Former Kiss Guitarist Ace Frehley: 'I Am a Trump Supporter' - Rolling Stone
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Former Kiss Guitarist Ace Frehley: ‘I Am a Trump Supporter’

“All the politicians have had skeletons in the closet,” Frehley said. “But I think Trump is the strongest leader that we’ve got on the table”

Ace Frehley performs live in concert at Bergen Performing Arts Center on February 3, 2018 in Englewood, New Jersey.

Former Kiss guitarist Ace Frehley has come out as a Trump supporter. "Trump is the strongest leader that we've got on the table," he said.

Debra L Rothenberg/Getty Images

Ace Frehley has never been very open about his political leanings, but that changed in a recent interview with the Cassius Morris Show (via Blabbermouth) when his cover of the Cream song “Politician” from his new LP Origins, Vol. 2 came up.

“I don’t think politics and rock & roll mix — in my opinion,” said the former Kiss guitarist. “And I try to stay away from that as much as I can. I mean, once in a while, I’ll make a crack. I will say I’m a Trump supporter. All the politicians have had skeletons in the closet. But I think Trump is the strongest leader that we’ve got on the table.”

He joins a small number of musical figures to voice their support for Trump, including Ted Nugent, Kid Rock, Pat Boone, Richie Furay, Aaron Lewis and Kanye West.

Frehley’s former Kiss bandmate Paul Stanley has a very different take and has been extremely critical of Trump over the past few years. Last month, he reacted to the president’s assertion that the 2020 election would likely be rigged in the event that he loses. “Regardless of who you support, it is incendiary and abhorrent for any candidate to say ‘If I lose, the election is rigged,'” Stanley wrote. “It’s an insult to those who have fought for the free, safe elections we have and dangerously implies that citizens who don’t share your views are the enemy.”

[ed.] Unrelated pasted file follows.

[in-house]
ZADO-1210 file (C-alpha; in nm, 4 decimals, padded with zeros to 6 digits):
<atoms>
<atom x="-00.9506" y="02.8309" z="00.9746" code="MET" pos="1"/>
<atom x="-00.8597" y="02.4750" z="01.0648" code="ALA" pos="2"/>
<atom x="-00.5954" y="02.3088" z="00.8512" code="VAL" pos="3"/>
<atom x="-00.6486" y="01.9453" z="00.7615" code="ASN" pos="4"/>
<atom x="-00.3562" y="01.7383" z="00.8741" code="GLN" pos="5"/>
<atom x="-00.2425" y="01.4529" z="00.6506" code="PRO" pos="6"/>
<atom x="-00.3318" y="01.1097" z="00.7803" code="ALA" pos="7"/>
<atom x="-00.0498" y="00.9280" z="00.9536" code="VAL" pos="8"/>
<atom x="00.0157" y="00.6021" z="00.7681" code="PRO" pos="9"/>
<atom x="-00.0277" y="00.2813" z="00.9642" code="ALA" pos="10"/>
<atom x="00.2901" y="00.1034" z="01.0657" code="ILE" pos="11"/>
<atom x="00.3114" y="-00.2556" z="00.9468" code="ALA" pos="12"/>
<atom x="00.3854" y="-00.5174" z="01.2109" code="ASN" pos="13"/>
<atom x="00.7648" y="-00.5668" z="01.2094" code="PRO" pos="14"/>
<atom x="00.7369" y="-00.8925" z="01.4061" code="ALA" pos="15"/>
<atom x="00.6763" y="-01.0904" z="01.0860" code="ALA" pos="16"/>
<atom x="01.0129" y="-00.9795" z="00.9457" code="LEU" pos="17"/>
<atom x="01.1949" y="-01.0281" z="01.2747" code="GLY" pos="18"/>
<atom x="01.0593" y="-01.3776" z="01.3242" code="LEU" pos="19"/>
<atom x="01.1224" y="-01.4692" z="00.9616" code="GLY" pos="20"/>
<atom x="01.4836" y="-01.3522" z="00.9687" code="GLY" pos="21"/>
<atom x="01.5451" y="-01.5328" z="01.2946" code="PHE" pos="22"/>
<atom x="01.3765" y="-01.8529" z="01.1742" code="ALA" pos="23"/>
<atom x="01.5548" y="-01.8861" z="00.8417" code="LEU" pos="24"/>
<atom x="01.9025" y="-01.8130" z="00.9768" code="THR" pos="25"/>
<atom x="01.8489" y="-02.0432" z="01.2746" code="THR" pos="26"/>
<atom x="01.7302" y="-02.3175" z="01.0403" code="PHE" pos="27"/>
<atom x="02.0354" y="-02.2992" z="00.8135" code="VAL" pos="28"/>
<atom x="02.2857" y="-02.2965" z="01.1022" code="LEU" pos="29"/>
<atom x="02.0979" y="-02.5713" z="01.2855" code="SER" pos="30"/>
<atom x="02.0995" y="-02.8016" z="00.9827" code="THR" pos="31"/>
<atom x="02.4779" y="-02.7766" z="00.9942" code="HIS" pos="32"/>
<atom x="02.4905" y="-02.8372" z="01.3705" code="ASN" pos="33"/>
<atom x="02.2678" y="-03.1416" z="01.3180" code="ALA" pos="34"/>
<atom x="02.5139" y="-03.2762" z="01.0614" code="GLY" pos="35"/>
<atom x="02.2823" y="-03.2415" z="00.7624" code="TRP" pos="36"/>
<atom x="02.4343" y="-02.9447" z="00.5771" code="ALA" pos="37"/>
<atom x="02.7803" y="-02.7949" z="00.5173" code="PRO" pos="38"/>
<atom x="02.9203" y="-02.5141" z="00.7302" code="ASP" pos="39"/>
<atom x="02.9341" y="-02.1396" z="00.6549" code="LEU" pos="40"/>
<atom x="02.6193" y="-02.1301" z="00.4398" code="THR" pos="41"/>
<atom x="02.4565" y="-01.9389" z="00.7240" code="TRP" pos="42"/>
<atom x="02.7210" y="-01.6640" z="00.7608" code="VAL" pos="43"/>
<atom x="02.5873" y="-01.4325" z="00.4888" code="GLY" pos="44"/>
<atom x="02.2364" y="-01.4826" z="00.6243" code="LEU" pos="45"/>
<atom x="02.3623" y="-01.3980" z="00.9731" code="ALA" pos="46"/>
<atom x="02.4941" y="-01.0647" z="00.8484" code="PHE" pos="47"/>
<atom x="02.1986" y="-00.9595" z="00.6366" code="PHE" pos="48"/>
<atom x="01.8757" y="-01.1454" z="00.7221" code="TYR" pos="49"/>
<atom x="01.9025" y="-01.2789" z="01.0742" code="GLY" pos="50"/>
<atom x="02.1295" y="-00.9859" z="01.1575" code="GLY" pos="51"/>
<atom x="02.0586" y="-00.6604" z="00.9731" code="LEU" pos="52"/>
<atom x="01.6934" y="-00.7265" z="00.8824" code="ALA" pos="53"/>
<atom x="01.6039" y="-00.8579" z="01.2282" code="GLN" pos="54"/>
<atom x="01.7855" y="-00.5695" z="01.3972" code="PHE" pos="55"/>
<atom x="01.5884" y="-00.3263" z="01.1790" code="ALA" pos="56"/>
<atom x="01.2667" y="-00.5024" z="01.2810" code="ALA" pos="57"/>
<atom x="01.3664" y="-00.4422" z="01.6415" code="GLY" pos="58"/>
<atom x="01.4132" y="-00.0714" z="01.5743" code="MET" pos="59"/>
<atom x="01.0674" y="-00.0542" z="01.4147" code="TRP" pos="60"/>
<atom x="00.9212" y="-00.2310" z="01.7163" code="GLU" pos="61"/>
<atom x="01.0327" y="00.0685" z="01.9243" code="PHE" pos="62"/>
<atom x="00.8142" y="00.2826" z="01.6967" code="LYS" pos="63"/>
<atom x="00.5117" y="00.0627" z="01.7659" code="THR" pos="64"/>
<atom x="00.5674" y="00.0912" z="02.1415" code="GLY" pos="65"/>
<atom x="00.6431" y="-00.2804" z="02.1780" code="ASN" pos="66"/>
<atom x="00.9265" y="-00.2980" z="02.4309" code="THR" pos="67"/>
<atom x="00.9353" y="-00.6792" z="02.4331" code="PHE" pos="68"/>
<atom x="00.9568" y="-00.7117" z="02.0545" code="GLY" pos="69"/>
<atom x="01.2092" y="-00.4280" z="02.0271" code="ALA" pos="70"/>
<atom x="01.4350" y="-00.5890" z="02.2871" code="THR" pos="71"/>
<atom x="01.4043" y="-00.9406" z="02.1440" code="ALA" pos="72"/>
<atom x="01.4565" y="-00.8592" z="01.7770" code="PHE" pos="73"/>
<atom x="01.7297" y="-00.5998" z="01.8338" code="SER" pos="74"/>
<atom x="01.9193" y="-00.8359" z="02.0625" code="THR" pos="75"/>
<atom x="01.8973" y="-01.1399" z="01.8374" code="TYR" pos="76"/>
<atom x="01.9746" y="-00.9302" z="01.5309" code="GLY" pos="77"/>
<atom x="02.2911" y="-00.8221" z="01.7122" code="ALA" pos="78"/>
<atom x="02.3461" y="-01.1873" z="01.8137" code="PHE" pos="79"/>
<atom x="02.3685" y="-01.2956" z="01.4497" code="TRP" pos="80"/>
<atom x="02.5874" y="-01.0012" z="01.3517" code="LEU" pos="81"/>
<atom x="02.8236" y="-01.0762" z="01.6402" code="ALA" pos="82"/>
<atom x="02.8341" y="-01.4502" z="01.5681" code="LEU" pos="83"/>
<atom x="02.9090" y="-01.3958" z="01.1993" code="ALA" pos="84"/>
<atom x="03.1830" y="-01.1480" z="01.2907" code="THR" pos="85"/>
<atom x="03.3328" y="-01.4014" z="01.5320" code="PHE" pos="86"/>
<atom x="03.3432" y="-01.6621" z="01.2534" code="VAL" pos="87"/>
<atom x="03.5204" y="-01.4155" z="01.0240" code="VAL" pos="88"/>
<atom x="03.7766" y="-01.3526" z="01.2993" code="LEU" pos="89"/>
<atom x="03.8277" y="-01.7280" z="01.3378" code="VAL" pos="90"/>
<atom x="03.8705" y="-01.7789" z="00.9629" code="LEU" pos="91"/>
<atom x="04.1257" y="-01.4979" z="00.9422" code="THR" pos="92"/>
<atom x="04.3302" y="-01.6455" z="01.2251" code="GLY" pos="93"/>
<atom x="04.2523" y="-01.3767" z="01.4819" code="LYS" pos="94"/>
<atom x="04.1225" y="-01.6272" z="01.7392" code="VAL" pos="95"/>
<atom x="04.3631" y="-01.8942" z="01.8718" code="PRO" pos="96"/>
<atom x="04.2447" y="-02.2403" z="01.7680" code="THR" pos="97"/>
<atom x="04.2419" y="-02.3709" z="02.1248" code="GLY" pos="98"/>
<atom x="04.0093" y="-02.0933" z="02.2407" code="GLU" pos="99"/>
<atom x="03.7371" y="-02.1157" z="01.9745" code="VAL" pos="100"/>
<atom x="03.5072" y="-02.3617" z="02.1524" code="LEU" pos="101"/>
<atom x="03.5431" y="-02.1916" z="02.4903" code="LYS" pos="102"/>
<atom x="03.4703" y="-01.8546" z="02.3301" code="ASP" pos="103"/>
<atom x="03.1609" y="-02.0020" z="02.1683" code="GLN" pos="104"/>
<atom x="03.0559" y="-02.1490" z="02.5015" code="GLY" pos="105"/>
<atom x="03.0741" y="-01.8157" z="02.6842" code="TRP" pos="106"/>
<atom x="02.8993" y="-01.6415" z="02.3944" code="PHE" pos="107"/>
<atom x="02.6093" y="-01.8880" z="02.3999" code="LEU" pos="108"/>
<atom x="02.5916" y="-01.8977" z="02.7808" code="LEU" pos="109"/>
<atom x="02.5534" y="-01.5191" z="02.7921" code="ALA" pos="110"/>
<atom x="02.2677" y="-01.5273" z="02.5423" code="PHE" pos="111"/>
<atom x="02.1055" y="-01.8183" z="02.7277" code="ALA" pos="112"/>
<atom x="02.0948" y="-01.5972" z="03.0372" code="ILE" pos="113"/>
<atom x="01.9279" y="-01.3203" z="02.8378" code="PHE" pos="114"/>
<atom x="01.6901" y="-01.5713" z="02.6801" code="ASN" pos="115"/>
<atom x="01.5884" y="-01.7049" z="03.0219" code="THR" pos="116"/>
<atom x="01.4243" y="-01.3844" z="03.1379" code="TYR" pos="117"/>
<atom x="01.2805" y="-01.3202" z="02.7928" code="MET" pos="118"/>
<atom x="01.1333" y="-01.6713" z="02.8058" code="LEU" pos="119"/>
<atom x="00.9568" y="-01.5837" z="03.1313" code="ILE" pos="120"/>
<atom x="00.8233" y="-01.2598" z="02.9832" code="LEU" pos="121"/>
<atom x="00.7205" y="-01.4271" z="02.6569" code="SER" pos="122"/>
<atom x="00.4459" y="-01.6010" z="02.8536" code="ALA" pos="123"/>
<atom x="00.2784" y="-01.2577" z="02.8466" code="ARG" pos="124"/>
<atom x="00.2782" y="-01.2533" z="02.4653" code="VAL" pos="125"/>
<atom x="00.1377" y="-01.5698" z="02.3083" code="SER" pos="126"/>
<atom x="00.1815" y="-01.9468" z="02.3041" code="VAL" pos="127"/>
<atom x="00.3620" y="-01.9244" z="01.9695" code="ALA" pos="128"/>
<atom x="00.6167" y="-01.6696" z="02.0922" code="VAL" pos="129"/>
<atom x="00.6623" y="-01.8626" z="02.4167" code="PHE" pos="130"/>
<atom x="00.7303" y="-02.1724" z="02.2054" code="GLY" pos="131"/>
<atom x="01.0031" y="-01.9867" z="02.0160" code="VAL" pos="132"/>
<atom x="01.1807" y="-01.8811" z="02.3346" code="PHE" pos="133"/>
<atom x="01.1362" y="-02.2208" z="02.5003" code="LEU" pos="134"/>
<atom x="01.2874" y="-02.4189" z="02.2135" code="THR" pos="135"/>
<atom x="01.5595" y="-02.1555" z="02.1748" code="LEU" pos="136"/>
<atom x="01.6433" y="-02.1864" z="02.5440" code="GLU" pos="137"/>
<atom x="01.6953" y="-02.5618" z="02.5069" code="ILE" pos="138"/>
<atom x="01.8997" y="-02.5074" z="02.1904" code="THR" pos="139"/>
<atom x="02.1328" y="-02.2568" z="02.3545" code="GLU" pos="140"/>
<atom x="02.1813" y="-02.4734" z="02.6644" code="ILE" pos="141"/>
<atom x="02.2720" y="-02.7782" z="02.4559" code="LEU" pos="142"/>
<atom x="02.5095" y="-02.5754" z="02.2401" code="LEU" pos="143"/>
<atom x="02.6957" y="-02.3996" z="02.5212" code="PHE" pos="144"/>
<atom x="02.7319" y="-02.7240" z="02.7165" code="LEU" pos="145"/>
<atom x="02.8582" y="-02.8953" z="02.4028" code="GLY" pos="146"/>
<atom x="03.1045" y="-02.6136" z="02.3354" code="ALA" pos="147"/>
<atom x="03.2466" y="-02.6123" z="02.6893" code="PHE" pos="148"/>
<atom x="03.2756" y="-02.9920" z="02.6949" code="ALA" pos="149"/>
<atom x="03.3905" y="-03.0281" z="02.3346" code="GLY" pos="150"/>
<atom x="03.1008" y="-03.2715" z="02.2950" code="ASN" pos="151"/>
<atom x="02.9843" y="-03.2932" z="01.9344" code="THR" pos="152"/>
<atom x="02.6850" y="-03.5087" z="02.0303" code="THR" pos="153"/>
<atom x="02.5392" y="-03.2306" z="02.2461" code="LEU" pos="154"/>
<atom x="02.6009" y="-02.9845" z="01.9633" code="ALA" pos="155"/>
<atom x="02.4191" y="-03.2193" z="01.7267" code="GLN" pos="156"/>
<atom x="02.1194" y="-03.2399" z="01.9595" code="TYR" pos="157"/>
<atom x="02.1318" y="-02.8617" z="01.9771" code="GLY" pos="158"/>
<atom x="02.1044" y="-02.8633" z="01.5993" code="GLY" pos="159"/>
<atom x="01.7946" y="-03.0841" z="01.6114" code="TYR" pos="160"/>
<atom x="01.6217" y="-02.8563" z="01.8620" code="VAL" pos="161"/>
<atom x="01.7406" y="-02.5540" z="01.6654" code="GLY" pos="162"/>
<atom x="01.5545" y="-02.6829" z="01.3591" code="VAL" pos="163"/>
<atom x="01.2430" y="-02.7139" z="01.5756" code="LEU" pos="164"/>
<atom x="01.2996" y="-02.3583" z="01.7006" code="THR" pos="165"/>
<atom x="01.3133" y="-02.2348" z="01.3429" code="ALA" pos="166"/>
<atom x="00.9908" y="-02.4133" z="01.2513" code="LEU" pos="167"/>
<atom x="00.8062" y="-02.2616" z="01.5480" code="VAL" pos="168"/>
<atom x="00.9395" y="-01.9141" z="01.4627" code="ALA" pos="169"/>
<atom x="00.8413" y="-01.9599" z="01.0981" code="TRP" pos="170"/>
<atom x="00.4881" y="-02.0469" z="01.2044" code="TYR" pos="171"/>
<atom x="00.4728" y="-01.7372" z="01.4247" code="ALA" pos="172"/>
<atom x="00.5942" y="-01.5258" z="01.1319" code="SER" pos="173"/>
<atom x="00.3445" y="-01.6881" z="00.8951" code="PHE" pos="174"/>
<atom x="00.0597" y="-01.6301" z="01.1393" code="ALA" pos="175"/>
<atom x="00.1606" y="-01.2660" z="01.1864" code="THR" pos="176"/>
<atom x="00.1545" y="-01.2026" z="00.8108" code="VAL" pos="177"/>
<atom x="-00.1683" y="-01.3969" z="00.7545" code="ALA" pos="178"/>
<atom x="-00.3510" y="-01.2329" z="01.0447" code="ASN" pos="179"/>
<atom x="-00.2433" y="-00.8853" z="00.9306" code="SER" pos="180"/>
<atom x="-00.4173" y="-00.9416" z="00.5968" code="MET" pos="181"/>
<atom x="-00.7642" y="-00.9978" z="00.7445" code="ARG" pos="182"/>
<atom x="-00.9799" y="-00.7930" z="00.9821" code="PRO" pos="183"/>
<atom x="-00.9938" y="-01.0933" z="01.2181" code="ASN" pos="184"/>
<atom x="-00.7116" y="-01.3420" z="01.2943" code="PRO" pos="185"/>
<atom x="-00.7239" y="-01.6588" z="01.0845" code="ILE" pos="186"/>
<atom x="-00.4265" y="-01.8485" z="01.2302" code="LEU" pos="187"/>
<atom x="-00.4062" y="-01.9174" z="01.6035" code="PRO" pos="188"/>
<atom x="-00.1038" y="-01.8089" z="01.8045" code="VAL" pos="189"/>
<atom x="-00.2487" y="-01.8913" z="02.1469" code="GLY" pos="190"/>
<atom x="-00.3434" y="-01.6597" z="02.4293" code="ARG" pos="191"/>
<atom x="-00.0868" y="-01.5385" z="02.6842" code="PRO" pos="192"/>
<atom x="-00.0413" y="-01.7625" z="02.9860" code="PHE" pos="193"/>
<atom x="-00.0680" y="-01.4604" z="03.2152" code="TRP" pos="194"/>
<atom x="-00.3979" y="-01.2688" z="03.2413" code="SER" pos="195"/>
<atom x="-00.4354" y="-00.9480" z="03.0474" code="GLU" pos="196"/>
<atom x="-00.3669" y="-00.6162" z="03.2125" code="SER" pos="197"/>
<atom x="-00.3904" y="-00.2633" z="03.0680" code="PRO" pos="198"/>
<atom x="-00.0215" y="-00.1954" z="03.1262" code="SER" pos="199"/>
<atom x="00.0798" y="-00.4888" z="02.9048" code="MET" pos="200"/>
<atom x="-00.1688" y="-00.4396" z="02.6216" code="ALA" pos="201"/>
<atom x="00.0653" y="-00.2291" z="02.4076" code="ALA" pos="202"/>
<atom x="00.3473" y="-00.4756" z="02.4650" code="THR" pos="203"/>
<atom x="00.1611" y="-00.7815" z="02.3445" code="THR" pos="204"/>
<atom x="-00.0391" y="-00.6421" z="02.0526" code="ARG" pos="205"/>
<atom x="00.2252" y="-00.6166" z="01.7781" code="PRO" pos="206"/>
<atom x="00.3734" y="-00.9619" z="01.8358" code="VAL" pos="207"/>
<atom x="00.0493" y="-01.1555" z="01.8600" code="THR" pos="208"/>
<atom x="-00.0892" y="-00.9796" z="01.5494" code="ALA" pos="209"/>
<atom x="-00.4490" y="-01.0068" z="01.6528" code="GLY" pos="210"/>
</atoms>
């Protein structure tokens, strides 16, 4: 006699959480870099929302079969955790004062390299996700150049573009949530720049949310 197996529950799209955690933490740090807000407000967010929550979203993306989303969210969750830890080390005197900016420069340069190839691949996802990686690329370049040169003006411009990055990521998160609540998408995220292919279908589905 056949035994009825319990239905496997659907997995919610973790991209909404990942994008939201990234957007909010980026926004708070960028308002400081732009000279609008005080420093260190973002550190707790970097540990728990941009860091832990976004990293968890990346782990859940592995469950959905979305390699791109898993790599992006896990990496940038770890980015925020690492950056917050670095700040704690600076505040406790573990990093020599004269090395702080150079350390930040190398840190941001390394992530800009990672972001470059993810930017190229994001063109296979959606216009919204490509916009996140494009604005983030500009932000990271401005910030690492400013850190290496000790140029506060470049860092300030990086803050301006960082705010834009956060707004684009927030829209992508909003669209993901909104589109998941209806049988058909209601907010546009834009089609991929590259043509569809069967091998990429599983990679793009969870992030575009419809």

Gene Simmons, meanwhile, has taken a more neutral stance on Trump. “Whether somebody likes it or not, he’s the duly-elected president and I think you have to respect the presidency,” he told Rolling Stone in 2017. “The only thing I can say is that, next election cycle, if people like him he’ll be voted back in, and if people don’t want him, he’s not going to be voted back in. It’s so simple. Unless he breaks the law and gets impeached, this is what it is.”

Frehley hasn’t been a part of Kiss since he left the band for the second time in 2002. He had a rather tense relationship with Stanley and Simmons in the immediate years after his exit, although things ultimately cooled down. He opened up for Simmons on a 2018 summer tour of Australia and they played together at the end of the night. Two years before that, Stanley guested on Frehley’s covers album Origins Vol. 1. And then, in November 2018, Frehley played a brief set with Kiss on the Kiss Kruise.

Just months later, however, Simmons told Guitar World that Frehley would never return the band, pinning the decision partially on his history of substance abuse. Frehley fired back with a furious Facebook post. “Today’s comments have made me realize you’re just an asshole and a sex addict who’s being sued by multiple women,” Frehley wrote, “and you’re just trying to sweep it all under the carpet!”

Despite all of this, Kiss manager Doc McGhee has said multiple times that every former member of Kiss is welcome back onstage for the final show of the group’s farewell tour. Their political differences are now just one of many reasons why that remains unlikely.

 

In This Article: Ace Frehley, Kiss, Paul Stanley

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